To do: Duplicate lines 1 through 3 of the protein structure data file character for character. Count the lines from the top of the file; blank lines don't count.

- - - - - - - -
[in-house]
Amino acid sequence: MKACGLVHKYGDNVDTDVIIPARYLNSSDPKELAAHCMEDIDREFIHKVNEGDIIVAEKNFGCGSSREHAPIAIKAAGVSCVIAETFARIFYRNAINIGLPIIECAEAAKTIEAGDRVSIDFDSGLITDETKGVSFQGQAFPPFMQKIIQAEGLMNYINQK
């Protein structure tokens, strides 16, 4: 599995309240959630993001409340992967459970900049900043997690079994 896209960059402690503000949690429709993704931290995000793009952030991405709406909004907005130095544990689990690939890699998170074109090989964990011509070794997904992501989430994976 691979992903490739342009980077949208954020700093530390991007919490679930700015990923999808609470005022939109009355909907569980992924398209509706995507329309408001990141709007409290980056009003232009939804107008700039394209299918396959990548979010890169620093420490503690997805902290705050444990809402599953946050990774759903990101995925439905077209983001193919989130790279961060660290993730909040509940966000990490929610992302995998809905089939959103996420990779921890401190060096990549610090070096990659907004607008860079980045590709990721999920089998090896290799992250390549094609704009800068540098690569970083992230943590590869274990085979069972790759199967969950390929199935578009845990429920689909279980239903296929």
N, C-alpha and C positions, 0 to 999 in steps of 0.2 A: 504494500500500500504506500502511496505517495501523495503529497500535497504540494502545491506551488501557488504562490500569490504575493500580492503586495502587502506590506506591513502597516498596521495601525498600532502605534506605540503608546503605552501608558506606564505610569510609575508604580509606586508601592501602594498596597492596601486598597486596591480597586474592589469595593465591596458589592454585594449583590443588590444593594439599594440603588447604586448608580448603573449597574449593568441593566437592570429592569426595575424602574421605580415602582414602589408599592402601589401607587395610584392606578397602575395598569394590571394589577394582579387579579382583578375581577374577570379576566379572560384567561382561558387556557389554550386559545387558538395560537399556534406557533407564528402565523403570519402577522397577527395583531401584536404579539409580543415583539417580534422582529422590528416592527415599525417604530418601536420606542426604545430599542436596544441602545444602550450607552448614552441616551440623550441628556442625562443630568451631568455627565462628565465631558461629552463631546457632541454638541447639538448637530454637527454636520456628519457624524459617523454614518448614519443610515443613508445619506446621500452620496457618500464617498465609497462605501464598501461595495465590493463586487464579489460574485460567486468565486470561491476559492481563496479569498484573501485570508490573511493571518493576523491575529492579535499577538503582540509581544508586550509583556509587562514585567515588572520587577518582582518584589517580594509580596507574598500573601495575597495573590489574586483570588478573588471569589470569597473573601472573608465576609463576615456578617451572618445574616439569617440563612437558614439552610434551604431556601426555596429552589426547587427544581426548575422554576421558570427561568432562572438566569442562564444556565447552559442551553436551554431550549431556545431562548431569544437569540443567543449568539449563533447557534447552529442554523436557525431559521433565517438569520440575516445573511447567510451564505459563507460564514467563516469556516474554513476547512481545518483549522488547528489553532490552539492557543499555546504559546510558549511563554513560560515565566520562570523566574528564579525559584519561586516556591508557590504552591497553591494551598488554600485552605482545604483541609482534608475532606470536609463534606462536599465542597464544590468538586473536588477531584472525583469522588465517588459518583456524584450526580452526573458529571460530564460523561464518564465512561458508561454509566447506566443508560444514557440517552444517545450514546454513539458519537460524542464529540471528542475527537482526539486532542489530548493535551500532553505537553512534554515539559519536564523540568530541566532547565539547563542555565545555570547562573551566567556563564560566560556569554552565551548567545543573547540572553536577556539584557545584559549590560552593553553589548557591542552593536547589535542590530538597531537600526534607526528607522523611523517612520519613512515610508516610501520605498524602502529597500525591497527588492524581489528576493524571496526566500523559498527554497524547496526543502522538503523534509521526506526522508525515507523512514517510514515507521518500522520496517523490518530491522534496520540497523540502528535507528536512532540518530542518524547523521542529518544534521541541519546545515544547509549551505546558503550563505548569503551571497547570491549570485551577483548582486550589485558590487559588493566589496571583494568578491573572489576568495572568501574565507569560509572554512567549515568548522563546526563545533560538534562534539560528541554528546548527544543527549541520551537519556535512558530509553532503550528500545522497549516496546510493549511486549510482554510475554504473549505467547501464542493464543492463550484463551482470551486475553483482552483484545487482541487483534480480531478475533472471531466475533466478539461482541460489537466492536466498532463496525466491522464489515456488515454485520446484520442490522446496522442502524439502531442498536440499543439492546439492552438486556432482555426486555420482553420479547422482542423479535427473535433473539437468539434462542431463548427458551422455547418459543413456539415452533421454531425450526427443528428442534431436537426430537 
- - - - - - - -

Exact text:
[in-house]
Amino acid sequence: MKACGLVHKYGDNVDTDVIIPARYLNSSDPKELAAHCMEDIDREFIHKVNEGDIIVAEKNFGCGSSREHAPIAIKAAGVSCVIAETFARIFYRNAINIGLPIIECAEAAKTIEAGDRVSIDFDSGLITDETKGVSFQGQAFPPFMQKIIQAEGLMNYINQK
């Protein structure tokens, strides 16, 4: 599995309240959630993001409340992967459970900049900043997690079994 896209960059402690503000949690429709993704931290995000793009952030991405709406909004907005130095544990689990690939890699998170074109090989964990011509070794997904992501989430994976 691979992903490739342009980077949208954020700093530390991007919490679930700015990923999808609470005022939109009355909907569980992924398209509706995507329309408001990141709007409290980056009003232009939804107008700039394209299918396959990548979010890169620093420490503690997805902290705050444990809402599953946050990774759903990101995925439905077209983001193919989130790279961060660290993730909040509940966000990490929610992302995998809905089939959103996420990779921890401190060096990549610090070096990659907004607008860079980045590709990721999920089998090896290799992250390549094609704009800068540098690569970083992230943590590869274990085979069972790759199967969950390929199935578009845990429920689909279980239903296929």